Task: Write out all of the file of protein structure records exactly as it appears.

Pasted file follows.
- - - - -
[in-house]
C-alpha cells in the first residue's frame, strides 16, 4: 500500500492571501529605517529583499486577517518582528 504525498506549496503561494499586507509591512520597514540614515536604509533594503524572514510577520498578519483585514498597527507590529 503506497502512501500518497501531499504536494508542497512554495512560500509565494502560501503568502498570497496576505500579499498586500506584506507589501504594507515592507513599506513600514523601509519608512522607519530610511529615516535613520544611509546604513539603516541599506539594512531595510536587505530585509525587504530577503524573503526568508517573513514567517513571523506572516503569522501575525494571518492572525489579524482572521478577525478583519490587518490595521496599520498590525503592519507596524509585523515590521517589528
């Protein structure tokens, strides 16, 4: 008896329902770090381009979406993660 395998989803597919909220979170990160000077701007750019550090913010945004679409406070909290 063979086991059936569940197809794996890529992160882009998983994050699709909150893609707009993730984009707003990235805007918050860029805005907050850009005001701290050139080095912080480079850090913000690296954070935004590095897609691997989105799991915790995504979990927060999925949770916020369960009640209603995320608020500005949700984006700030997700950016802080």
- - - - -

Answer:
[in-house]
C-alpha cells in the first residue's frame, strides 16, 4: 500500500492571501529605517529583499486577517518582528 504525498506549496503561494499586507509591512520597514540614515536604509533594503524572514510577520498578519483585514498597527507590529 503506497502512501500518497501531499504536494508542497512554495512560500509565494502560501503568502498570497496576505500579499498586500506584506507589501504594507515592507513599506513600514523601509519608512522607519530610511529615516535613520544611509546604513539603516541599506539594512531595510536587505530585509525587504530577503524573503526568508517573513514567517513571523506572516503569522501575525494571518492572525489579524482572521478577525478583519490587518490595521496599520498590525503592519507596524509585523515590521517589528
């Protein structure tokens, strides 16, 4: 008896329902770090381009979406993660 395998989803597919909220979170990160000077701007750019550090913010945004679409406070909290 063979086991059936569940197809794996890529992160882009998983994050699709909150893609707009993730984009707003990235805007918050860029805005907050850009005001701290050139080095912080480079850090913000690296954070935004590095897609691997989105799991915790995504979990927060999925949770916020369960009640209603995320608020500005949700984006700030997700950016802080």